DAILY DOSE OF ART

As prescribed by Paulina Constancia

RemiNEIGHcin’ 1: Alona Demmers & Her Horsey Story

To close the year of the horse 2014, we bring you horse stories from the “Bluegrass State”(a nickname based on the bluegrass found in many of Kentucky‘s pastures due to the fertile soil).

We start off with Alona Demmers and a gelding named Cassidy.


A Ride I Will Never Forget
by Alona Demmers

Shuffling through the archives of memorable horsey experiences in my head has once again reminded me of why I find the horse so endearing. Historically, horses have been the “sacrificial lamb” in the advancement of many cultures and civilizations, but personally, they have given me invaluable life lessons and evoke in me such extreme emotions that leave me feeling very alive… and addicted.

Being in the presence of horses has been a privilege and a source of joy and adventure for the past 20 years of my life. Horses have been my friends, teachers, partners and fairly inexpensive psycho-therapists, provided that Vet calls are kept at a minimum. The bond I have with my horses is inexplicable and transcends words. As in any lasting relationship, trust is essential. It has to be earned by both horse and human and is nurtured by kindness, consistency, reliability and the ability to heed, understand and communicate the unspoken language. Of course, mistakes will be made and miscommunications will happen. Fortunately for us humans, most horses are fair, honest and innately compliant.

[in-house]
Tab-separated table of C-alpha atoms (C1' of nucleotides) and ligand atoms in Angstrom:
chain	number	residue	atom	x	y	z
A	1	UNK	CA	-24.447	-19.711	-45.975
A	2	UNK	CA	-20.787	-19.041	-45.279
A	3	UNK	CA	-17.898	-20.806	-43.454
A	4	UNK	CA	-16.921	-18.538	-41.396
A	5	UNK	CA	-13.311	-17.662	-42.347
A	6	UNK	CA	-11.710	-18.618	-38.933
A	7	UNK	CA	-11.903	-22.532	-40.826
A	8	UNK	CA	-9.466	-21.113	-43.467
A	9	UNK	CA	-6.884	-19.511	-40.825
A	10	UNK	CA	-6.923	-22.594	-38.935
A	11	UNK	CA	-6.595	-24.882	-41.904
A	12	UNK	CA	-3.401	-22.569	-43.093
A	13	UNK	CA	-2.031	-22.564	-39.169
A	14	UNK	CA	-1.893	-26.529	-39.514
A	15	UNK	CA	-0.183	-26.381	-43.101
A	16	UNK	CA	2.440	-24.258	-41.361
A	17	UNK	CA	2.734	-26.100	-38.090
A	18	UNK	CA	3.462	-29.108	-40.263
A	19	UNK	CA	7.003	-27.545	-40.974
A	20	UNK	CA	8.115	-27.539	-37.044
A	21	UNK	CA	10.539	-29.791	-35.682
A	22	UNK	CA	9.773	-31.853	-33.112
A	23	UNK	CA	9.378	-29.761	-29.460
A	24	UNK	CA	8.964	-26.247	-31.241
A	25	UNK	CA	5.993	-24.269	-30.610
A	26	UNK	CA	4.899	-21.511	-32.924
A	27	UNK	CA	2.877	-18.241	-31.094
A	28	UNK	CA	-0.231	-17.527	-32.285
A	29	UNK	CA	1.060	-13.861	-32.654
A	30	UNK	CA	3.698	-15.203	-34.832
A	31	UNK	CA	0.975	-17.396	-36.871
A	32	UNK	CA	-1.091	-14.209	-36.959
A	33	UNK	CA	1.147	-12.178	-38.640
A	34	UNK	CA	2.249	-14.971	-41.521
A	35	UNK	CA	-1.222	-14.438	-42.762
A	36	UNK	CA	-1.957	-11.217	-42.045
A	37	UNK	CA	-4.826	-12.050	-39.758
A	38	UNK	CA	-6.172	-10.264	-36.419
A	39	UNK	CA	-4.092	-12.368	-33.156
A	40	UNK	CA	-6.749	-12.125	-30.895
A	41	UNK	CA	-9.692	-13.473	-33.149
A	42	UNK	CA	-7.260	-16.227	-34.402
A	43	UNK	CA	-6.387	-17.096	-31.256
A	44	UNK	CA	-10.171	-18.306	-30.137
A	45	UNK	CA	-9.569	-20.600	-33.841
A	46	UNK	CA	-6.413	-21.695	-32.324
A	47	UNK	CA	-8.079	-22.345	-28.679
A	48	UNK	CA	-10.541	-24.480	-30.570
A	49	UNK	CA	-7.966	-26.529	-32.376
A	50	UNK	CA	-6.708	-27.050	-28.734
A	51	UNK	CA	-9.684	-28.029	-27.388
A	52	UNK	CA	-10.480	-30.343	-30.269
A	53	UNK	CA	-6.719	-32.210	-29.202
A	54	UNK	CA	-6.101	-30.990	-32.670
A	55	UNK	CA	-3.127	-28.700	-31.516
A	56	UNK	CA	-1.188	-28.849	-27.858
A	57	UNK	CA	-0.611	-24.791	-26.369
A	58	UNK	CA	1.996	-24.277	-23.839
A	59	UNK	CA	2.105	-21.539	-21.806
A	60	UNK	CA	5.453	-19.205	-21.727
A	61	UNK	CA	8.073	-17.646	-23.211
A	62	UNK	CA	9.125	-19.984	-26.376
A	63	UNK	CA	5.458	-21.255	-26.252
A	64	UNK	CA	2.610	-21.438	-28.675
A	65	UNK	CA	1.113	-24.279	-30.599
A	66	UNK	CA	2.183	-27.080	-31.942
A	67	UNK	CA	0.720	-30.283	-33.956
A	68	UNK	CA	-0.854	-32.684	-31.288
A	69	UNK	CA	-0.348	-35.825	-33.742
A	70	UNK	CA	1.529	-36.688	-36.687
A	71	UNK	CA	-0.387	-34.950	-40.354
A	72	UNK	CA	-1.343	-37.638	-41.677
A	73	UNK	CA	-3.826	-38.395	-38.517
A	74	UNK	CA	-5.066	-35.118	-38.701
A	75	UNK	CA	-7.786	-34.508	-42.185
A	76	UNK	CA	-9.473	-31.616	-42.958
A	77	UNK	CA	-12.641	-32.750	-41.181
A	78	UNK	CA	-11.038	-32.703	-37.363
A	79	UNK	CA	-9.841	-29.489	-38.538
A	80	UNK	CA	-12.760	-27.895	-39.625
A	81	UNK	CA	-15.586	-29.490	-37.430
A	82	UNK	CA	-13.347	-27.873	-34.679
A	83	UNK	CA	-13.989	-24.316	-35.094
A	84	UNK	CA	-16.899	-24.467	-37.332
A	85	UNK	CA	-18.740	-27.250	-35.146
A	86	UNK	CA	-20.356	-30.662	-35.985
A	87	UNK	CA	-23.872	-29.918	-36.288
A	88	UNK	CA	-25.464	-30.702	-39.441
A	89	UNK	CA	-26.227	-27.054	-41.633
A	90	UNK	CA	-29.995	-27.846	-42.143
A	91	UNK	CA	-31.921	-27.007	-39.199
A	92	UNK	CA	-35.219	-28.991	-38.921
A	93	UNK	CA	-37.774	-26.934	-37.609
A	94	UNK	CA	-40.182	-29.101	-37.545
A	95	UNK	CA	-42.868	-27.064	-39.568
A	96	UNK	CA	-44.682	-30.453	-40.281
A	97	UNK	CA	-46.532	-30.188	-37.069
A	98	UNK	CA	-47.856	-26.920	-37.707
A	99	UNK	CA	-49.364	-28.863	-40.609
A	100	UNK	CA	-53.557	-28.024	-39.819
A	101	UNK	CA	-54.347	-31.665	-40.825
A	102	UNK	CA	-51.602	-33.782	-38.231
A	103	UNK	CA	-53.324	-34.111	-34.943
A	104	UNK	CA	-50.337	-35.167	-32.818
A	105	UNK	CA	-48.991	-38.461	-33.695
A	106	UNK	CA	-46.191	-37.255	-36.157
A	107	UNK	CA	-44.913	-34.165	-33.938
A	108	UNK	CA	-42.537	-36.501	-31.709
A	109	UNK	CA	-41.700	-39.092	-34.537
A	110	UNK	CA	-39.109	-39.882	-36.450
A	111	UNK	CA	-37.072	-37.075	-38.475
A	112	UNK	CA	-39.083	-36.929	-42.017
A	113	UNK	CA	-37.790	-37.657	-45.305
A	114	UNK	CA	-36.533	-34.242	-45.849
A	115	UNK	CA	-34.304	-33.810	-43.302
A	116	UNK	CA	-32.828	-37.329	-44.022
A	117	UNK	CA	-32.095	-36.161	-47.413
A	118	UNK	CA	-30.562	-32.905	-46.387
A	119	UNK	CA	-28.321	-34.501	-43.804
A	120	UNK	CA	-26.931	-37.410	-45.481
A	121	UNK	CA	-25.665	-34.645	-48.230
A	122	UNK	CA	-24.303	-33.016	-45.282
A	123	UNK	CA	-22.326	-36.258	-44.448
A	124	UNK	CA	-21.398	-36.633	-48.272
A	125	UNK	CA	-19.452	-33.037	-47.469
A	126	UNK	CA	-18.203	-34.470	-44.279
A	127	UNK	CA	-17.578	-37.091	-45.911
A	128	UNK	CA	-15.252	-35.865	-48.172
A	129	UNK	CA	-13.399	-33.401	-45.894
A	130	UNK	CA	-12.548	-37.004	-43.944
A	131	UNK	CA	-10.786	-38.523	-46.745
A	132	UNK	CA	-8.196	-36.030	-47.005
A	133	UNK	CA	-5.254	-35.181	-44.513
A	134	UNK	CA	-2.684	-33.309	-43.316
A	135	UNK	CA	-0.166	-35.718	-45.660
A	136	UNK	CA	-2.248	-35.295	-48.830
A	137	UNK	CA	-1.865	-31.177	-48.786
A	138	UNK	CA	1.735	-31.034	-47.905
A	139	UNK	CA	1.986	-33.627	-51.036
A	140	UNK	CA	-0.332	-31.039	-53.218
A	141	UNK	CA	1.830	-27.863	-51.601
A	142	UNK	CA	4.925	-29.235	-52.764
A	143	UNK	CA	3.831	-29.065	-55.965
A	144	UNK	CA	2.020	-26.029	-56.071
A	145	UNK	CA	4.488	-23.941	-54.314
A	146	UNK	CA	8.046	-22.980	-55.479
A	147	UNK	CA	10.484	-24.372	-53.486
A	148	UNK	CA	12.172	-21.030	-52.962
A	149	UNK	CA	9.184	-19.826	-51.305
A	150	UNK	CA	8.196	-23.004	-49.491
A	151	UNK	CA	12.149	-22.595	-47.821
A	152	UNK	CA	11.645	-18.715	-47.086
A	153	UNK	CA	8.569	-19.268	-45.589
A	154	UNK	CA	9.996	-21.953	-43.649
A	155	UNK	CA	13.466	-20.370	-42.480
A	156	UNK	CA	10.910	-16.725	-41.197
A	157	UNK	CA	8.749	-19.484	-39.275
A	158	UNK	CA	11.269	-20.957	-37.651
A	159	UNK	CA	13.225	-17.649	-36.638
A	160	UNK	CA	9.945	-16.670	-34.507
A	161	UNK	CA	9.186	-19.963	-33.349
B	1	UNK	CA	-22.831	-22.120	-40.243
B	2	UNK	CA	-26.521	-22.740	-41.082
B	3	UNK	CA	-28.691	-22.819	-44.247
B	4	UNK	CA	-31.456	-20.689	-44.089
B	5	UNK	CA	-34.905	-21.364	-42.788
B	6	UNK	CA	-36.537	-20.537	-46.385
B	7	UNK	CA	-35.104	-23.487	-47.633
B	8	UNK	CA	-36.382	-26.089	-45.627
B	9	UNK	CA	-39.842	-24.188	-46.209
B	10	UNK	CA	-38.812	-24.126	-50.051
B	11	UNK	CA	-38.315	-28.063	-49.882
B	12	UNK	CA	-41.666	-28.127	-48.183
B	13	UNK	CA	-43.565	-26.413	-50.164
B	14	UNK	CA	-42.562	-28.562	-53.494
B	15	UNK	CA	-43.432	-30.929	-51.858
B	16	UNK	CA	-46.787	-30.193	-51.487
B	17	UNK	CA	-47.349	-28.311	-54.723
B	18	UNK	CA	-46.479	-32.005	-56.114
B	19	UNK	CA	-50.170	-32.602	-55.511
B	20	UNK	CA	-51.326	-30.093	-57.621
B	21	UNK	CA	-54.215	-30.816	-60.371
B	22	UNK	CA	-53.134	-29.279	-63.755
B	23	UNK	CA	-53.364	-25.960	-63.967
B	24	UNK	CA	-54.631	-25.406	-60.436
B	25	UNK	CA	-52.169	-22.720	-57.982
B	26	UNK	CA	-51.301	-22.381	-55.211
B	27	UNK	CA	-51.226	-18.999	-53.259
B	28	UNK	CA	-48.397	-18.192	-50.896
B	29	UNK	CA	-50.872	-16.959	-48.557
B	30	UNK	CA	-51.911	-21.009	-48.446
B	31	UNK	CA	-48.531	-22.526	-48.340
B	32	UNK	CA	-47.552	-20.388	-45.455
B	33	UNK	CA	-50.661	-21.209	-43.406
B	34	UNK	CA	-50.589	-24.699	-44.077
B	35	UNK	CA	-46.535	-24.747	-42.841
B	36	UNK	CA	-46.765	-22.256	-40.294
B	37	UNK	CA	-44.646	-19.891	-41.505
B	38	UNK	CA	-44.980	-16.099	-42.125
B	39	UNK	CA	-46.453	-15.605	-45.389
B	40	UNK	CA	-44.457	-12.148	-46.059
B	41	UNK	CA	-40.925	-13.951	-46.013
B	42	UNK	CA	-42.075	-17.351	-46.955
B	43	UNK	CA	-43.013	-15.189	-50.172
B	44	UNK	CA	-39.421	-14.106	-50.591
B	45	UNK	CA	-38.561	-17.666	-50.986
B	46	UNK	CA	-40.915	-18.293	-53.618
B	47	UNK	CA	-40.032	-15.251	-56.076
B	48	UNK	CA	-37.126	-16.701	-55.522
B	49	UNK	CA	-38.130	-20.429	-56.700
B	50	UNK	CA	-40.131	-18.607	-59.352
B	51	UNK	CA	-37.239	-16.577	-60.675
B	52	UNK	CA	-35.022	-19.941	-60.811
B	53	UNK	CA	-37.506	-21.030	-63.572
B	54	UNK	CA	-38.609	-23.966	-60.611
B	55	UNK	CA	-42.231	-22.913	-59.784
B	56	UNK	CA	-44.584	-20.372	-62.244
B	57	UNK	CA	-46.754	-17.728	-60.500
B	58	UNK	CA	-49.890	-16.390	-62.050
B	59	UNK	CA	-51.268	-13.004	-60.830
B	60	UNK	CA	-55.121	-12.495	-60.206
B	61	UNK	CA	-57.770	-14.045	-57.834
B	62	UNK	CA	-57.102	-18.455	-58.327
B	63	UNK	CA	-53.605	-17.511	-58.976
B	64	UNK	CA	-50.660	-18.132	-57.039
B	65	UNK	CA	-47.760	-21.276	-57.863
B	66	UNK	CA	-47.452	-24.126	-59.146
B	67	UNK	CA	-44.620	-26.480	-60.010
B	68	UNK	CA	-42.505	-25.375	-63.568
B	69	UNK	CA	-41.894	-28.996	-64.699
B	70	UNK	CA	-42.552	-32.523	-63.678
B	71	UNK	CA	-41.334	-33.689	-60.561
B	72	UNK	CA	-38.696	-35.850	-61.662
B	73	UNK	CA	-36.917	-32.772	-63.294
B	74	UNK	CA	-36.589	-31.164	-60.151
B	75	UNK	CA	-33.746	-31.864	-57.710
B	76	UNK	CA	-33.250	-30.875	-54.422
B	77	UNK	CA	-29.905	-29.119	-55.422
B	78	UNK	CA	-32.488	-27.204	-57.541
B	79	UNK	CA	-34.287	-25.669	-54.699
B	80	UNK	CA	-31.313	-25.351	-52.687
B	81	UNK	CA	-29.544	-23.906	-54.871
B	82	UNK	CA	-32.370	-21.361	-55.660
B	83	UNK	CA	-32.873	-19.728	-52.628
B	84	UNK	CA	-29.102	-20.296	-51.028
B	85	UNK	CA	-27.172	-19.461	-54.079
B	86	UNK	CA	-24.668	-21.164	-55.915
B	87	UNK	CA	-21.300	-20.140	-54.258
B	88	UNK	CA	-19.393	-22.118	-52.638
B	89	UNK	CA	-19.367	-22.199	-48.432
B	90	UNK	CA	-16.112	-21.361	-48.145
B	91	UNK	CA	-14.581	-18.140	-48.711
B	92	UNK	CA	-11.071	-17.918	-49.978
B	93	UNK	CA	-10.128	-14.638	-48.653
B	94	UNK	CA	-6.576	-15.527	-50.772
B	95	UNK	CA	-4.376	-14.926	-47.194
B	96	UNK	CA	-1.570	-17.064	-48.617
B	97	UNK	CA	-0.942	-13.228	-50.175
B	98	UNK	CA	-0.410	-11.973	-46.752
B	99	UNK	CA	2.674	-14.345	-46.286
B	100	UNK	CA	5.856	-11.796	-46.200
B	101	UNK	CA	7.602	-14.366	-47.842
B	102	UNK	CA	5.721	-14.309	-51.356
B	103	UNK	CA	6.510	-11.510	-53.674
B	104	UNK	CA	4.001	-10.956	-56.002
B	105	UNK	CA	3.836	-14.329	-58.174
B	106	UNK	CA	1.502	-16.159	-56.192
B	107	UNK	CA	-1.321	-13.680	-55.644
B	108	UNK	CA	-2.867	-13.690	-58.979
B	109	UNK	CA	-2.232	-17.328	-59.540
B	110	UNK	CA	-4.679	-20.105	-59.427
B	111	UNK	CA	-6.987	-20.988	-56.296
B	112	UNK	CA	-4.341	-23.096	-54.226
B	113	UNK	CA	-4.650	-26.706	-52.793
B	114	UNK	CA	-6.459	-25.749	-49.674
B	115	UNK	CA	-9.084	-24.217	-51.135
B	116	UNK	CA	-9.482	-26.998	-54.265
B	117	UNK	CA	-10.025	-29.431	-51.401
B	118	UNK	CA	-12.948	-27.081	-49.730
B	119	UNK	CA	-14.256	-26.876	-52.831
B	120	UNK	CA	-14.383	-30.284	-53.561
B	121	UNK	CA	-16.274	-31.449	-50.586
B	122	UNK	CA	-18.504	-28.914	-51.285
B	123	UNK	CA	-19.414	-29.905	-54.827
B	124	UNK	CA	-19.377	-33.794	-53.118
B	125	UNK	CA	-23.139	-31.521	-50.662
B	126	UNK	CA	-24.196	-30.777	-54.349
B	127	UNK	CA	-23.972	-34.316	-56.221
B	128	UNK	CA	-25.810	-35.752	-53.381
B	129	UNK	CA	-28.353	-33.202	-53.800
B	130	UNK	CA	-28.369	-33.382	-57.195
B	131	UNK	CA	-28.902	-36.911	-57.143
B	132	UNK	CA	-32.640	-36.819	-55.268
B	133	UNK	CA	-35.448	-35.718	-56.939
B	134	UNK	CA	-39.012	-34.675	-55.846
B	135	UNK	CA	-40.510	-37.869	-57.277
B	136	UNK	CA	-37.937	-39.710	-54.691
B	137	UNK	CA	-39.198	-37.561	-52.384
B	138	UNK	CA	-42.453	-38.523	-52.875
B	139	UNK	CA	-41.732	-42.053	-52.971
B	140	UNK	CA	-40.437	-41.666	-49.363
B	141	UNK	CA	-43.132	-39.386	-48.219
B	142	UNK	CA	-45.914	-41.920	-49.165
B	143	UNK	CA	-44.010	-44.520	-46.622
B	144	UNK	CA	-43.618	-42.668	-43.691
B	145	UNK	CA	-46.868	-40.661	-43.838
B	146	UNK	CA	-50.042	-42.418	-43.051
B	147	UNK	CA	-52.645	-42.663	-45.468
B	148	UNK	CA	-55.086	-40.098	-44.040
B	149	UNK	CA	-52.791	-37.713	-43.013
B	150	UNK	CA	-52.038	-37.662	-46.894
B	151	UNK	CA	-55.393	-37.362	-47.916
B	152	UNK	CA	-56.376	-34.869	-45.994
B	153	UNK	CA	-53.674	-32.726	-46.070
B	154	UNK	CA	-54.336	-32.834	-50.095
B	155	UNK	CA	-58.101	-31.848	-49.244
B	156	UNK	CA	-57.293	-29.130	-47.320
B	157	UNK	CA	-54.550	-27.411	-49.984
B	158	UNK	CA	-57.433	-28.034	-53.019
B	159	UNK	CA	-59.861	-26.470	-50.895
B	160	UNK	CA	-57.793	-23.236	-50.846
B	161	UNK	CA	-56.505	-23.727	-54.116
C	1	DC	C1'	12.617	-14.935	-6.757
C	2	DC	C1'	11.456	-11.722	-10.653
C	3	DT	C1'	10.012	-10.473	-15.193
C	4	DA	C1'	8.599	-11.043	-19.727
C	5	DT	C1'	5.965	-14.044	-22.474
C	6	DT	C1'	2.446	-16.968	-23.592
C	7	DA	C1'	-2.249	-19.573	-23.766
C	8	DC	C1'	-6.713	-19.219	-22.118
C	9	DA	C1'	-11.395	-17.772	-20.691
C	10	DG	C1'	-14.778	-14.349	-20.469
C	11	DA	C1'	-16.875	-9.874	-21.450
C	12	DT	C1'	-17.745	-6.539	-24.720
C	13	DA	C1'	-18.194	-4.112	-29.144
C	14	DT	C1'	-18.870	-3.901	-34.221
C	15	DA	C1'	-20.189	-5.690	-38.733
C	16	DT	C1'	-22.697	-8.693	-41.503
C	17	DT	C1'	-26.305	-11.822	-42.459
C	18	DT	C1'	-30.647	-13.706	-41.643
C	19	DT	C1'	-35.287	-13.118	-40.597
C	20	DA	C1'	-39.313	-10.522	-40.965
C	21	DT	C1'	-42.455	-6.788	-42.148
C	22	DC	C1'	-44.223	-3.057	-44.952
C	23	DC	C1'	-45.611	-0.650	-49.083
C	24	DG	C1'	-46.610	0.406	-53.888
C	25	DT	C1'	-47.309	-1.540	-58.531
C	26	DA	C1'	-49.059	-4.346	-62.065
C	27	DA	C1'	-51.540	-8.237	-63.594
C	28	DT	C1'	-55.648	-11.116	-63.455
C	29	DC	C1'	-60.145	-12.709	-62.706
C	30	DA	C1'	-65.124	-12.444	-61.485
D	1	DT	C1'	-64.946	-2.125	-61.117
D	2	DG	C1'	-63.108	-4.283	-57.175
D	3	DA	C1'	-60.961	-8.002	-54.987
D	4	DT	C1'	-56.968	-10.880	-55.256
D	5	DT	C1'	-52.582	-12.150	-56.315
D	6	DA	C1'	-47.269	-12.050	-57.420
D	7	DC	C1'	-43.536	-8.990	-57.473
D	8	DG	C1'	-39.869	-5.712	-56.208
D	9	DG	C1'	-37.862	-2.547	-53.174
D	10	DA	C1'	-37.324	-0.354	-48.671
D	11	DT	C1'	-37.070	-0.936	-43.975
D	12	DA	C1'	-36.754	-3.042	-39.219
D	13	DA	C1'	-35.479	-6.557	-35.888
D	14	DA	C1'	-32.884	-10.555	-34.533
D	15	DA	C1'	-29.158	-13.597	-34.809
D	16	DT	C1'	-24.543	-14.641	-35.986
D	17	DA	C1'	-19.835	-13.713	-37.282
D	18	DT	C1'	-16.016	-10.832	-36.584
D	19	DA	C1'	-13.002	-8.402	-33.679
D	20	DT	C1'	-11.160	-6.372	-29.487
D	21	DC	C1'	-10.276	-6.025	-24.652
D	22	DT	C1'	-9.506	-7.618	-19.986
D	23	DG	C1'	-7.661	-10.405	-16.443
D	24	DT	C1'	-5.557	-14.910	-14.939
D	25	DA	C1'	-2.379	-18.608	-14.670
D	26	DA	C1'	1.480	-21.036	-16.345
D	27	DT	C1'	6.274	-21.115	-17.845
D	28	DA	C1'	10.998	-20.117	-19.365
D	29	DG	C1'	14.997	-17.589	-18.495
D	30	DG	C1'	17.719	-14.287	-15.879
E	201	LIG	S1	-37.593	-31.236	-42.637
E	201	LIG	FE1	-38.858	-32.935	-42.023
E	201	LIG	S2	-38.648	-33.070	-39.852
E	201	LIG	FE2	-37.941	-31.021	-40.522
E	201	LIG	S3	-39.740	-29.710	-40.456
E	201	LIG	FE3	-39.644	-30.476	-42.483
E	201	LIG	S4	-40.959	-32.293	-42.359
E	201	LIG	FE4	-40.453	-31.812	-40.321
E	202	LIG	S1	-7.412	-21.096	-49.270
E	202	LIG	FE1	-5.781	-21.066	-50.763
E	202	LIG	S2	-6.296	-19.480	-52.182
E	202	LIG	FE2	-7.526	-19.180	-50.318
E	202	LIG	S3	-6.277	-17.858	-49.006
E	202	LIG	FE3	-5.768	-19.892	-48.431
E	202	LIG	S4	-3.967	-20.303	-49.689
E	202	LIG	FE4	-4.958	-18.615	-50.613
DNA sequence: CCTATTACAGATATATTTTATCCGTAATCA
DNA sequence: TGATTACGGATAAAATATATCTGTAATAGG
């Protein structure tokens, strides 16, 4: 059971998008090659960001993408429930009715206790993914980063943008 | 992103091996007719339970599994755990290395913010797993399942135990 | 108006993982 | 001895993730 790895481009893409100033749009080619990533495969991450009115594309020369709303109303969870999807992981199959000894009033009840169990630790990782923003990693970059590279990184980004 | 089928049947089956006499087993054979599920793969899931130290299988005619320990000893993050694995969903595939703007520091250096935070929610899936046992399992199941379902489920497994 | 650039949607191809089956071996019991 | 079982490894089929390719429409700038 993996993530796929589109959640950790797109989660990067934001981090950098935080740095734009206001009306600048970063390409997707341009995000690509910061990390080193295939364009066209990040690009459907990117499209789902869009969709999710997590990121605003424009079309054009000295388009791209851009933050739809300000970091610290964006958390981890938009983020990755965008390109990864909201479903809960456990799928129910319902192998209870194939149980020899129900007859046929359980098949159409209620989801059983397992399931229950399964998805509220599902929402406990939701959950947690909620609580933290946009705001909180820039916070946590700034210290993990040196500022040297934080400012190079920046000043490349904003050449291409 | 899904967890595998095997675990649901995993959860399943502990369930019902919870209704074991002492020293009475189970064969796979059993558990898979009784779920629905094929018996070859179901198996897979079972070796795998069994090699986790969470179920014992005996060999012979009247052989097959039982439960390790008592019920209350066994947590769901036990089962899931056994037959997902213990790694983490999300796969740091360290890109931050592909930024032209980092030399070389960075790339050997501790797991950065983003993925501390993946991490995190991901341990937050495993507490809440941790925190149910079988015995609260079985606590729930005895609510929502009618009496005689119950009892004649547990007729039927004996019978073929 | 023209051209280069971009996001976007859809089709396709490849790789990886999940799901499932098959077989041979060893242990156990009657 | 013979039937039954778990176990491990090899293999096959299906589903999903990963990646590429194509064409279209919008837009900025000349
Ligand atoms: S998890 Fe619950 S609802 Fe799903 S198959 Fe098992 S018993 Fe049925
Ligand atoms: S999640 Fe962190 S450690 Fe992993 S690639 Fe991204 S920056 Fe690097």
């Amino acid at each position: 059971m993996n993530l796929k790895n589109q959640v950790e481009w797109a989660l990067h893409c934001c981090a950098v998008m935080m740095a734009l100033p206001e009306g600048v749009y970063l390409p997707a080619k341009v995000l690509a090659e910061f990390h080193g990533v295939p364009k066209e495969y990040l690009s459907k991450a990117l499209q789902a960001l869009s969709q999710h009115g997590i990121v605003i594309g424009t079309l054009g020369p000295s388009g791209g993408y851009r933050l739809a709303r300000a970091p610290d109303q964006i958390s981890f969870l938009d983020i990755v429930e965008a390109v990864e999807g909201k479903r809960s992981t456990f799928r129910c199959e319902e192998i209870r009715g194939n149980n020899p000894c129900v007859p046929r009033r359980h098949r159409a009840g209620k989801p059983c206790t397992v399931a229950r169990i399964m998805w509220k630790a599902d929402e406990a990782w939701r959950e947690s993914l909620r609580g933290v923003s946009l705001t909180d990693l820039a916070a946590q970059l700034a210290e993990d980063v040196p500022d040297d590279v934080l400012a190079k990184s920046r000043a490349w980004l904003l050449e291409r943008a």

Cassidy- ALONA DEMMERS 2

Alona Demmers and Cassidy

When I think of these qualities, I am reminded of my gelding named Cassidy and an experience that he and I shared and learned about each other. My first introduction to Cassidy was in a barn in Michigan. He was busy eating some grain in a bucket and had no inclination to join the welcoming committee. He was 2 yrs old and I was 27 and a very eager novice with regards to horses. I must admit that I have a tendency to do poorly under pressure and Cassidy was a horse I purchased under a lot of pressure.

I had not planned on buying him. He had numerous conformational flaws but he was thrown in as a consignment deal for a fairly cheap price when I purchased his mom. I signed the purchase contract while ignoring the insistent voices in my head telling me that no one would want the horse and I will be stuck with him for the rest of his life. Those voices were actually psychics accurately predicting the future. He was good natured, sweet, mentally slow and very, very lazy. He always found himself towards the bottom of the horse hierarchy and I found myself having a soft spot for him, mainly because he was at the bottom of the totem-pole.

He learned how to accept a rider at age three and the whole process was pretty stress-free since the trainer we hired took the time to introduce the steps slowly. In spite of all the care we put into his training, Cassidy was a reluctant participant in the arena.  I always believed that he was just so lazy that any type of work was met with unwillingness. Nonetheless, I tried to convince him that it really wasn’t that bad and he got rewards in the form of a processed, carrot-flavored-horsey-candy.